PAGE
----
My eagerly awaited return to Chiapas and its famed 16th-century colonial city was stalled a bit when bad weather prevented my plane from departing on time, so at almost 2 in the morning, I arrived at my hotel in Tuxtla Gutiérrez.
The next morning, after arriving in San Cristóbal and dropping my bags at the hotel, I finally got to see the city that had stayed in my imagination for many years. It looked much the same after 25 years: old colonial houses and buildings with terra cotta tile roofs, cobbled streets, and the high mountain light, all evocative of nearby Guatemala.
With time it became apparent that much had changed as well. It was no longer the remote, rustic sanctuary from the rest of the world. It was more modern and cosmopolitan. At first, I was admittedly a bit worried it had changed too much, but I found San Cristóbal to have done a good job blending the old and the new.
There were so many new shops, restaurants, markets, and vendors that it was almost overwhelming. Many handmade products such as clothing, jewelry, and dolls are for sale by Maya vendors on the streets, in the shops throughout the center, and in the markets, including the large tarp-covered market directly in front of Ex-Convento Santo Domingo.
Since I had seen most of the intriguing sites around Chiapas, I spent my two-week trip beating the streets of San Cristóbal, taking in the roasted aroma of its famous coffee and the many sights and sounds that make this city one of a kind.
My only other trip here was during the time of the Zapatistas. They had used the early days of the Internet in a savvy way to become well-known international fighters for the rights of the indigenous people. It’s a bit different now, but I did see a few Zapatista dolls for sale as in the old days.
There is an incredible amount of shopping for handmade local crafts and many modern “fast” fashion shops around the city center. I bought some light sweaters because it was cooler than I had planned. Macadamia nuts are a local delicacy sold by street vendors, and I hesitated to buy some because I had no way to break open their hard shells. One enterprising vendor took a hammer to some so I could enjoy this local treat.
There was so much to see and so many people to chat with as they hawked their wares, the artisans selling handmade blouses, and other items such as stuffed animals, and little clay jaguars.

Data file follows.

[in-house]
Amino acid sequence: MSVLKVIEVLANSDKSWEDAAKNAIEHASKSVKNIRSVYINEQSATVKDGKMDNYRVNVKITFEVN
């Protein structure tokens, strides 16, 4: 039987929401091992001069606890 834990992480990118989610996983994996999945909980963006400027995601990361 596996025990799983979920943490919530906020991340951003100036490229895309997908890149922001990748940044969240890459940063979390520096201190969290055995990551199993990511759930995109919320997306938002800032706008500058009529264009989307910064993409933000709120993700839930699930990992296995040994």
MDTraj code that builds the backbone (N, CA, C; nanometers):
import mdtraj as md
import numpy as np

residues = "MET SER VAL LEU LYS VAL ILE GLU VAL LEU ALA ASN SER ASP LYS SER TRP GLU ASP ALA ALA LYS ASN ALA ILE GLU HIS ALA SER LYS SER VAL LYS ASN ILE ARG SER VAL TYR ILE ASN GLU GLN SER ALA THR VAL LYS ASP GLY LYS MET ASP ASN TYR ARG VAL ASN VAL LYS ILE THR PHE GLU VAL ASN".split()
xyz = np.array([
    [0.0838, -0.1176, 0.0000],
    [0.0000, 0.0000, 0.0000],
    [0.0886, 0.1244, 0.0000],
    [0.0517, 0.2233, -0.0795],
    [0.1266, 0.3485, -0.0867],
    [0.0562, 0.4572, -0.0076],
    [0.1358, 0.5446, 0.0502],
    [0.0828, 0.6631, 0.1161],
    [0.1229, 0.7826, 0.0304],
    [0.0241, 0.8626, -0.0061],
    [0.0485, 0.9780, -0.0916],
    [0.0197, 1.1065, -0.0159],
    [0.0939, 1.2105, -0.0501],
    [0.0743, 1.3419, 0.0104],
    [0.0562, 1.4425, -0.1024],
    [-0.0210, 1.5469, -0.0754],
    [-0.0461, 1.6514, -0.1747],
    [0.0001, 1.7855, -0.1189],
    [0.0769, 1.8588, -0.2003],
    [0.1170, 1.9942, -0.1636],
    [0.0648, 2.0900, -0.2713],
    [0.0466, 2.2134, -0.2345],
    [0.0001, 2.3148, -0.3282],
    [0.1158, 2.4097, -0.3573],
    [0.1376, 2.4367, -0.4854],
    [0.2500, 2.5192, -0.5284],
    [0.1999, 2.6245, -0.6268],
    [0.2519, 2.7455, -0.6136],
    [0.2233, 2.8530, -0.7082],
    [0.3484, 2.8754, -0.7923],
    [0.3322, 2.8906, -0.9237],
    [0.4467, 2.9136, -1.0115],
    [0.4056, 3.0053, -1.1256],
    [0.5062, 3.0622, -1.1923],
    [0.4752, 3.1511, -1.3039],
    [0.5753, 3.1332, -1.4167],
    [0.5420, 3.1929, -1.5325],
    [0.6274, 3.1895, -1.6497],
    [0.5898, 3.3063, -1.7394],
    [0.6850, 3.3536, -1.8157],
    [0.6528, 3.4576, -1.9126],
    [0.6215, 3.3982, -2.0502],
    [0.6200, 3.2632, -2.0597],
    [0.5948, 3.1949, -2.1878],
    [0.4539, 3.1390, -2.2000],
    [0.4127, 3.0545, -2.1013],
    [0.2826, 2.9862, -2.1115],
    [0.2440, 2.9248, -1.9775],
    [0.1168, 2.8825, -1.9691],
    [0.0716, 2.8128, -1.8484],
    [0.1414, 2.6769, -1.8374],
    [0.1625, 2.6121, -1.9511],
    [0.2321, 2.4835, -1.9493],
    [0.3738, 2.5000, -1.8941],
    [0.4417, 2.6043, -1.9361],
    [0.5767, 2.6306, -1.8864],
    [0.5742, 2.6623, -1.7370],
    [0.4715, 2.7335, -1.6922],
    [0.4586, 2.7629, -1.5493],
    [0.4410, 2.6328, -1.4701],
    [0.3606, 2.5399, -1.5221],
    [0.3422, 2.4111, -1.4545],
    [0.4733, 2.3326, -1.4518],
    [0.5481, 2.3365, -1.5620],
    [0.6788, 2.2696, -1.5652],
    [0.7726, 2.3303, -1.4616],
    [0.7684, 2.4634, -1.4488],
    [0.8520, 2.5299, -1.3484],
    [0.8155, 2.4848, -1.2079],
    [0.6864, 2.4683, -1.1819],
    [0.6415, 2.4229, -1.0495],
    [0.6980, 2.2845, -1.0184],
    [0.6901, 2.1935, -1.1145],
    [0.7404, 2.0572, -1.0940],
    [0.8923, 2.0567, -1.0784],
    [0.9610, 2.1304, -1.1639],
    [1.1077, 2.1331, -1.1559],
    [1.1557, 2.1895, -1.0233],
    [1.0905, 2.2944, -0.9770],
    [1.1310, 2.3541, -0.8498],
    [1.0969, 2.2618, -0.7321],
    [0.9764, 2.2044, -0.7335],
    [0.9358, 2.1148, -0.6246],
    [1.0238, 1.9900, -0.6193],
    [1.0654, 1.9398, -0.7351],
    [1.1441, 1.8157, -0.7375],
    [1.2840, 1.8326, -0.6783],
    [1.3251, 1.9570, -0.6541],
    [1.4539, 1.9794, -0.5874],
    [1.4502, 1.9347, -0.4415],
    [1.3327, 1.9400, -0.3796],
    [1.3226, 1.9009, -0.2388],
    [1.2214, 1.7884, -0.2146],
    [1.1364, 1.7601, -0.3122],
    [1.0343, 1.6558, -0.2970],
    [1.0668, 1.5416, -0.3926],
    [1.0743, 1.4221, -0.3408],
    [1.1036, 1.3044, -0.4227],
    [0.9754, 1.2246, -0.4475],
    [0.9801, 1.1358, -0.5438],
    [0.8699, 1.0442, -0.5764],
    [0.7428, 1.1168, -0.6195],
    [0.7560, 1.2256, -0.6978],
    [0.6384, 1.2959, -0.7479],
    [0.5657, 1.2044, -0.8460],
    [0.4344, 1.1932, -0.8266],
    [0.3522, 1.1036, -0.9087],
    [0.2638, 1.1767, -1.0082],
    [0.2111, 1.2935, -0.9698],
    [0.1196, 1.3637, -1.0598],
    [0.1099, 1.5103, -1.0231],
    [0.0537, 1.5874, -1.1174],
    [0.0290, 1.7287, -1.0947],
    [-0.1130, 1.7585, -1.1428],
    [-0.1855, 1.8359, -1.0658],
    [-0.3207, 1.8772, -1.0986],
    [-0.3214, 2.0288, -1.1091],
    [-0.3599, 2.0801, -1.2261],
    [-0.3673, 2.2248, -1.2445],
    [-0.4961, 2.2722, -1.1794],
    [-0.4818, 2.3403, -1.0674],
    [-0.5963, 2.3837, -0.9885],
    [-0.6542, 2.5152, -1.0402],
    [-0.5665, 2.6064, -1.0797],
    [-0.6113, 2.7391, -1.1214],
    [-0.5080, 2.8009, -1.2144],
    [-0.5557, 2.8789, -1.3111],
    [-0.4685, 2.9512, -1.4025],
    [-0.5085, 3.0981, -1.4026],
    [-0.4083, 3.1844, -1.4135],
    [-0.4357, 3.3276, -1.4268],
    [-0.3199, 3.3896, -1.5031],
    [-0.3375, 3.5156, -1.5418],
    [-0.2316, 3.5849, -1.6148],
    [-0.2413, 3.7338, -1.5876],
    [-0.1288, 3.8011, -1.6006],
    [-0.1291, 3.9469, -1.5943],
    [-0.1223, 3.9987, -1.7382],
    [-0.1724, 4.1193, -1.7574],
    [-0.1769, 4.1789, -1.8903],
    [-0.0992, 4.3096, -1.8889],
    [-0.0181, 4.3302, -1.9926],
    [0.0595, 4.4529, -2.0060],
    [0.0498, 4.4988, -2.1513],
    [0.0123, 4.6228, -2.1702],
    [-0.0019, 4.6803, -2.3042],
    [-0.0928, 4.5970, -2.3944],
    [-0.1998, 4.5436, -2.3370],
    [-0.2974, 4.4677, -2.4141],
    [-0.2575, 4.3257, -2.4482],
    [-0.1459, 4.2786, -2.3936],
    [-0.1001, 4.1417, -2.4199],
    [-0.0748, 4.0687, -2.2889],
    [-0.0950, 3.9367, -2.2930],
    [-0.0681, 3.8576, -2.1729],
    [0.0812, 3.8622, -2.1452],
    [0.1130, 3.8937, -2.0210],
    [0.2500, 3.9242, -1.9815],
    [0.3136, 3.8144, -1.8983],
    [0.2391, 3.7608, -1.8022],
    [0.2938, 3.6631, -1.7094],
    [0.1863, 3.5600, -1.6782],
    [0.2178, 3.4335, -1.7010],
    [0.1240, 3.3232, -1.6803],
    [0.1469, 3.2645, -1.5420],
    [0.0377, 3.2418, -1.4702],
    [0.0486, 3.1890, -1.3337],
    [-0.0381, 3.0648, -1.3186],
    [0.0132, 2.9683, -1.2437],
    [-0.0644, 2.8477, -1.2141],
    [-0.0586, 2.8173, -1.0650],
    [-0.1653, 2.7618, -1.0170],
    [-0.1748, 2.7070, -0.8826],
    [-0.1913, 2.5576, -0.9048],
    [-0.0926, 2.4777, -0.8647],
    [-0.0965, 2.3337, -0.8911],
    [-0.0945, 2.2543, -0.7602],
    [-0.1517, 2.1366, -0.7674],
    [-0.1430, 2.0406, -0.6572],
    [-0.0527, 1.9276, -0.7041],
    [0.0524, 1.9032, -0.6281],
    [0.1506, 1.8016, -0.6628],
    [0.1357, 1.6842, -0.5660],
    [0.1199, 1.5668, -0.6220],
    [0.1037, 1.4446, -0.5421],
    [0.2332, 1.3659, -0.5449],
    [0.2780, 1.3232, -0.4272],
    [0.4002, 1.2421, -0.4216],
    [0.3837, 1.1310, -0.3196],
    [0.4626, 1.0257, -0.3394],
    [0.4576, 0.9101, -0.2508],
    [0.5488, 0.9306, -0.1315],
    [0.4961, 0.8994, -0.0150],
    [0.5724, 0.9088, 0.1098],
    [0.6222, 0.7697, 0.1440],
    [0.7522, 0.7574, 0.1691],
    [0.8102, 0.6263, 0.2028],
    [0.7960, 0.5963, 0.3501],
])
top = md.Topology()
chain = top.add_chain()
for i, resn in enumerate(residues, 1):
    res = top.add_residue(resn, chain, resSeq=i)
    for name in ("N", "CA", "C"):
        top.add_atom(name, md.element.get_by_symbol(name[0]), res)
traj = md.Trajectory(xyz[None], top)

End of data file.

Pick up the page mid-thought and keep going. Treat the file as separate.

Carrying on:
The city has an abundance of restaurants and cafés to choose from. I ate daily at Te Quiero Verde, one of several good vegetarian/vegan restaurants. Another excellent choice is El Secreto, which offers fine dining in their main dining room and or in a garden next door.
I visited several small museums with excellent exhibits, including the Museo del Ámbar (Amber Museum) and Centro de Textiles del Mundo Maya. The textile museum has world-class collections of hand-woven textiles, including a few dating back to 1900.
I stayed at Hotel Junvay, an attractive and comfortable gem of a hotel five minutes from the plaza, which is far enough away to be quiet and restful. The beds were plush with warm duvets, and my room had French doors that opened onto a small balcony overlooking the lovely center garden and a view of the mountains. It had warm touches such as exposed brick and wooden ceiling beams. It was a pleasure to return to every day after my treks around the city. The hotel has breakfast available, a concierge, and a laundry service.
The weather was volatile my entire stay, becoming cooler the second week, and there was plenty of rain, including a deluge from a cyclone. I found a pair of pink plastic boots at a little shop and carried them around in my backpack after soaking my shoes and jeans several times.
The weather provided a welcome change from the strong summer heat of Yucatán, but warm clothes are a must.
In the second week of my trip, I learned of an event in the north of the city. A group of black-clad men carrying automatic weapons frightened the locals into taking refuge in shops for several hours, with the military only showing up after the men had left. The men shot into the air, burned tires and cars, and formed blockades in the area’s streets.
They were members of a local crime group called Los Motonetos, a reference to their motorcycles, and were fighting over control of a market in that area. While frightening for area residents, calm returned afterward. In the taxi back to the airport in Tuxtla Gutiérrez, I encountered two roadblocks, not an uncommon occurrence in the state of Chiapas.
On my previous journey, I saw most of the significant sites Chiapas has to offer, such as Palenque, which is one of my favorite Mayan ruins. I also took a boat trip on the Cañón del Sumidero and went horseback riding in the mountains up to the village of San Juan Chamula.
Festivals are common in San Cristóbal, and while visiting, I experienced a few, including Corpus Christi. I also enjoyed parades, some music on the central plaza, and a food fair. There were daily fireworks at other festivals.
Having done my part to benefit the local economy, I look forward to returning to this fascinating region of Mexico.